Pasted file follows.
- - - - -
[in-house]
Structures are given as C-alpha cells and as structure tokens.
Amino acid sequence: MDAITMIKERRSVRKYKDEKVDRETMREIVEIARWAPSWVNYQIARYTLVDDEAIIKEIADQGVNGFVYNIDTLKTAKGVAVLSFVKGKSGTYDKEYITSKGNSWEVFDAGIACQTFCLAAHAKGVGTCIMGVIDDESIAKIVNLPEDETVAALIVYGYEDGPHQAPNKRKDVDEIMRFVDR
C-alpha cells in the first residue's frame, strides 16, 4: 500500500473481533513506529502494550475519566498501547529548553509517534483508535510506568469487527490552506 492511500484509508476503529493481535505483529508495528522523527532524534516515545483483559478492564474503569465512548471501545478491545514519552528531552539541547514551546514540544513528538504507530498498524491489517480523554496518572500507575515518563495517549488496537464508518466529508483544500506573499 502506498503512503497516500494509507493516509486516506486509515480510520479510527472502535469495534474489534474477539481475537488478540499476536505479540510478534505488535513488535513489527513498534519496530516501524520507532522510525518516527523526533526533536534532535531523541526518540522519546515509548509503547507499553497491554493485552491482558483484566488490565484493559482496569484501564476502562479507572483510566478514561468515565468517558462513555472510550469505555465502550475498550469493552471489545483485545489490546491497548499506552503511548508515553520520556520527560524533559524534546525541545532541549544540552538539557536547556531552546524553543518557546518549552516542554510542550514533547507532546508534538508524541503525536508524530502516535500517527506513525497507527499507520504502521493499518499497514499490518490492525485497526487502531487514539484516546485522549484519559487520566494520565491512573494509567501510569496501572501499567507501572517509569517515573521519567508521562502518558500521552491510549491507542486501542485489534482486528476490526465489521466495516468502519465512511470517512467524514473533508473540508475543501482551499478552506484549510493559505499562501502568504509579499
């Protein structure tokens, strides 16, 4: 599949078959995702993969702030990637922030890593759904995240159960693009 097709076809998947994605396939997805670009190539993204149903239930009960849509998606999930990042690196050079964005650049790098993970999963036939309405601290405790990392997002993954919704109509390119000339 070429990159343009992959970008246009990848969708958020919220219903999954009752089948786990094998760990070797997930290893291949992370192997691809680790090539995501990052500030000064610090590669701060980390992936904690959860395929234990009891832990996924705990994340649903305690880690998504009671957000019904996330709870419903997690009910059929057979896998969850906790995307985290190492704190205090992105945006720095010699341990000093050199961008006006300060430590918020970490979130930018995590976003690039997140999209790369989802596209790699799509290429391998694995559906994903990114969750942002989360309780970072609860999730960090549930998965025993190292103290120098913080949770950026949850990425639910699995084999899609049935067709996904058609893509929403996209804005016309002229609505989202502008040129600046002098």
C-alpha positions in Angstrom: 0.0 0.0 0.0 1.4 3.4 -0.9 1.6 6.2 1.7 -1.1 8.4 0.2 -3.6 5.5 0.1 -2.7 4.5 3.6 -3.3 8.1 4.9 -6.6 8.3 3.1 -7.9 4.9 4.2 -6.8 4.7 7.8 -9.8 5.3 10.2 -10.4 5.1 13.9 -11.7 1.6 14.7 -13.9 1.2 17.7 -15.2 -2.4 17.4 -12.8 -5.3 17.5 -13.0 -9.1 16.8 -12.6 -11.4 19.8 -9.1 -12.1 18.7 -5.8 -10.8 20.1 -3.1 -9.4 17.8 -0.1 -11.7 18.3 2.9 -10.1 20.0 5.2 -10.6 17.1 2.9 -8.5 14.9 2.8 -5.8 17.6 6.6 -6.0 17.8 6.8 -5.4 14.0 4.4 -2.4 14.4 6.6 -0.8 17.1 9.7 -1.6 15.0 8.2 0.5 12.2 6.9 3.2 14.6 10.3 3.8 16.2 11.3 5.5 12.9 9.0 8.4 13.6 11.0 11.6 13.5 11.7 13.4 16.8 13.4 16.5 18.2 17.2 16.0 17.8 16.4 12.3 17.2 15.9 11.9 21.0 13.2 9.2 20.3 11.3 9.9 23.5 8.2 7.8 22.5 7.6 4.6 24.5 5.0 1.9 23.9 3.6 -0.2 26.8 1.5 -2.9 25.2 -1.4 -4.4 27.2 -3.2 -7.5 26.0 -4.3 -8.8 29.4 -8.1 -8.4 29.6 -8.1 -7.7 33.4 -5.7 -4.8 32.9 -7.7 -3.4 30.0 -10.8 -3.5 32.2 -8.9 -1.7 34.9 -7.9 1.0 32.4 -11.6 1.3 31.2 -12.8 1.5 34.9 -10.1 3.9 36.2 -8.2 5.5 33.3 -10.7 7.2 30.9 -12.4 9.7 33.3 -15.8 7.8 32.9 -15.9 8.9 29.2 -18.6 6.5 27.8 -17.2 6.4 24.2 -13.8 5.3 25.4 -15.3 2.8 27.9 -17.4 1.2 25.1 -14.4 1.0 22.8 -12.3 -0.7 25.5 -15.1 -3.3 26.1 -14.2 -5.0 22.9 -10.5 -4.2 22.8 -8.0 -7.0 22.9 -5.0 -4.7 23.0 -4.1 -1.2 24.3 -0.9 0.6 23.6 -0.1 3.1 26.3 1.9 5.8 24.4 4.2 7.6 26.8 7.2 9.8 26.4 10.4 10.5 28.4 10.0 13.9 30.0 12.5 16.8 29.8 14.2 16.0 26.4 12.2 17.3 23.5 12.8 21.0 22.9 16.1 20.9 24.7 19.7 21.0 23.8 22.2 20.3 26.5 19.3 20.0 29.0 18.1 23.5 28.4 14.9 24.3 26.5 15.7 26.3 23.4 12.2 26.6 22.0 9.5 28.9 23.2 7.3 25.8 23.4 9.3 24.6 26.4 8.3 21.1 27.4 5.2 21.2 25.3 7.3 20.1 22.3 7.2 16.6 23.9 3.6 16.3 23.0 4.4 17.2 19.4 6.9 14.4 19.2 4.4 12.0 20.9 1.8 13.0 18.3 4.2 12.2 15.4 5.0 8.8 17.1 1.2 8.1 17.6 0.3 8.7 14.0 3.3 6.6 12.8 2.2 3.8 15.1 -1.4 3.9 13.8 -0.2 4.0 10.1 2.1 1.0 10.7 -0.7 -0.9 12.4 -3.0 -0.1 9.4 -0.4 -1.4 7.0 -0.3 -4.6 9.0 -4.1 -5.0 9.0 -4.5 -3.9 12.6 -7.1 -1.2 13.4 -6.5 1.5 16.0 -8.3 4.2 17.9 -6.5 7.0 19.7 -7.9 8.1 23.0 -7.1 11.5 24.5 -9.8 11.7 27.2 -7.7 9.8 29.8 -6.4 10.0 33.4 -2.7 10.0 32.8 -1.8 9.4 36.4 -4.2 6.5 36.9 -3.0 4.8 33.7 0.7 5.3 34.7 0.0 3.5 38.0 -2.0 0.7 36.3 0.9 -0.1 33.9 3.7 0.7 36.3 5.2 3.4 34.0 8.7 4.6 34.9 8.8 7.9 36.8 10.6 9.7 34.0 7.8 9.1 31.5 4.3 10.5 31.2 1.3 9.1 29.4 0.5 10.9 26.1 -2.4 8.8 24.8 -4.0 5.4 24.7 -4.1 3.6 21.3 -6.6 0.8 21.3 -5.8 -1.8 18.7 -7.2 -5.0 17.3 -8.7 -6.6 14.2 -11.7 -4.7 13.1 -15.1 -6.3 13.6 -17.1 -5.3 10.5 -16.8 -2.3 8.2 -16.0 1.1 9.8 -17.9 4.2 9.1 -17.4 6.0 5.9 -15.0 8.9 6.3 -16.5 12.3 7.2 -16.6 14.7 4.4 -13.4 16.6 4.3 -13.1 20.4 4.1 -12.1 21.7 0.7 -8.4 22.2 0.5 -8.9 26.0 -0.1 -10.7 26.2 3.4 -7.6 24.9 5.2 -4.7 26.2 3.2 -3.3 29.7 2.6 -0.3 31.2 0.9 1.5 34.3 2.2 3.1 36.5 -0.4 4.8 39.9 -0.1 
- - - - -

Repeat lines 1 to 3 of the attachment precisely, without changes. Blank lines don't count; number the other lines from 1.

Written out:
[in-house]
Structures are given as C-alpha cells and as structure tokens.
Amino acid sequence: MDAITMIKERRSVRKYKDEKVDRETMREIVEIARWAPSWVNYQIARYTLVDDEAIIKEIADQGVNGFVYNIDTLKTAKGVAVLSFVKGKSGTYDKEYITSKGNSWEVFDAGIACQTFCLAAHAKGVGTCIMGVIDDESIAKIVNLPEDETVAALIVYGYEDGPHQAPNKRKDVDEIMRFVDR